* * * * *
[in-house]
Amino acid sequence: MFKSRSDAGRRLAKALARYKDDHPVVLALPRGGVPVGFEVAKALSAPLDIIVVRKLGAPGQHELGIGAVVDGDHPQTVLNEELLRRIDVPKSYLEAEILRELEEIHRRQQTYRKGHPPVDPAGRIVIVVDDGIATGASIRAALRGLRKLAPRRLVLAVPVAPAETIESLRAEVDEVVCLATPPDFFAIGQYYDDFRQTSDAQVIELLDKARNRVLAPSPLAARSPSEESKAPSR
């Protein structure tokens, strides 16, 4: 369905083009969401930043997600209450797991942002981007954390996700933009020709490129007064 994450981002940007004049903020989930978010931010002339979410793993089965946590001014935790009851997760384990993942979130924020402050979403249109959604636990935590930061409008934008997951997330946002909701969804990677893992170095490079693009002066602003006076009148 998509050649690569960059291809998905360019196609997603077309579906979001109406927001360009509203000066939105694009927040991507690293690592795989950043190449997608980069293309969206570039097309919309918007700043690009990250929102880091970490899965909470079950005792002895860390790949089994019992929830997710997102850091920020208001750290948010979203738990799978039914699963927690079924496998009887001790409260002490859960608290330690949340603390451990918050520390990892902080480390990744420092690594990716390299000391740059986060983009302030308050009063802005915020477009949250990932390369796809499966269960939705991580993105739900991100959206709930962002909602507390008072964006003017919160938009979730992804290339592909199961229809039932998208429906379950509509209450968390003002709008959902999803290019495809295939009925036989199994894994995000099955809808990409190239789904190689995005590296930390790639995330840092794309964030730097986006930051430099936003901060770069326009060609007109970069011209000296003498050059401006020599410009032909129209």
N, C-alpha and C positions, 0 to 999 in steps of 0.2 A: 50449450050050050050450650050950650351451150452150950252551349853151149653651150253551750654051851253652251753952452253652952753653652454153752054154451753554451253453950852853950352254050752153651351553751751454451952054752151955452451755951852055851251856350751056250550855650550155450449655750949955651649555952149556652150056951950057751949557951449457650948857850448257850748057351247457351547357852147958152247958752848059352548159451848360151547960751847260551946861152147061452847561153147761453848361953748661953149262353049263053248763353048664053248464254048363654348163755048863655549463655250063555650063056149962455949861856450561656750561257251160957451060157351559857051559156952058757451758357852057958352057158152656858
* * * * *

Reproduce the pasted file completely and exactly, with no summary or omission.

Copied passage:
[in-house]
Amino acid sequence: MFKSRSDAGRRLAKALARYKDDHPVVLALPRGGVPVGFEVAKALSAPLDIIVVRKLGAPGQHELGIGAVVDGDHPQTVLNEELLRRIDVPKSYLEAEILRELEEIHRRQQTYRKGHPPVDPAGRIVIVVDDGIATGASIRAALRGLRKLAPRRLVLAVPVAPAETIESLRAEVDEVVCLATPPDFFAIGQYYDDFRQTSDAQVIELLDKARNRVLAPSPLAARSPSEESKAPSR
């Protein structure tokens, strides 16, 4: 369905083009969401930043997600209450797991942002981007954390996700933009020709490129007064 994450981002940007004049903020989930978010931010002339979410793993089965946590001014935790009851997760384990993942979130924020402050979403249109959604636990935590930061409008934008997951997330946002909701969804990677893992170095490079693009002066602003006076009148 998509050649690569960059291809998905360019196609997603077309579906979001109406927001360009509203000066939105694009927040991507690293690592795989950043190449997608980069293309969206570039097309919309918007700043690009990250929102880091970490899965909470079950005792002895860390790949089994019992929830997710997102850091920020208001750290948010979203738990799978039914699963927690079924496998009887001790409260002490859960608290330690949340603390451990918050520390990892902080480390990744420092690594990716390299000391740059986060983009302030308050009063802005915020477009949250990932390369796809499966269960939705991580993105739900991100959206709930962002909602507390008072964006003017919160938009979730992804290339592909199961229809039932998208429906379950509509209450968390003002709008959902999803290019495809295939009925036989199994894994995000099955809808990409190239789904190689995005590296930390790639995330840092794309964030730097986006930051430099936003901060770069326009060609007109970069011209000296003498050059401006020599410009032909129209």
N, C-alpha and C positions, 0 to 999 in steps of 0.2 A: 50449450050050050050450650050950650351451150452150950252551349853151149653651150253551750654051851253652251753952452253652952753653652454153752054154451753554451253453950852853950352254050752153651351553751751454451952054752151955452451755951852055851251856350751056250550855650550155450449655750949955651649555952149556652150056951950057751949557951449457650948857850448257850748057351247457351547357852147958152247958752848059352548159451848360151547960751847260551946861152147061452847561153147761453848361953748661953149262353049263053248763353048664053248464254048363654348163755048863655549463655250063555650063056149962455949861856450561656750561257251160957451060157351559857051559156952058757451758357852057958352057158152656858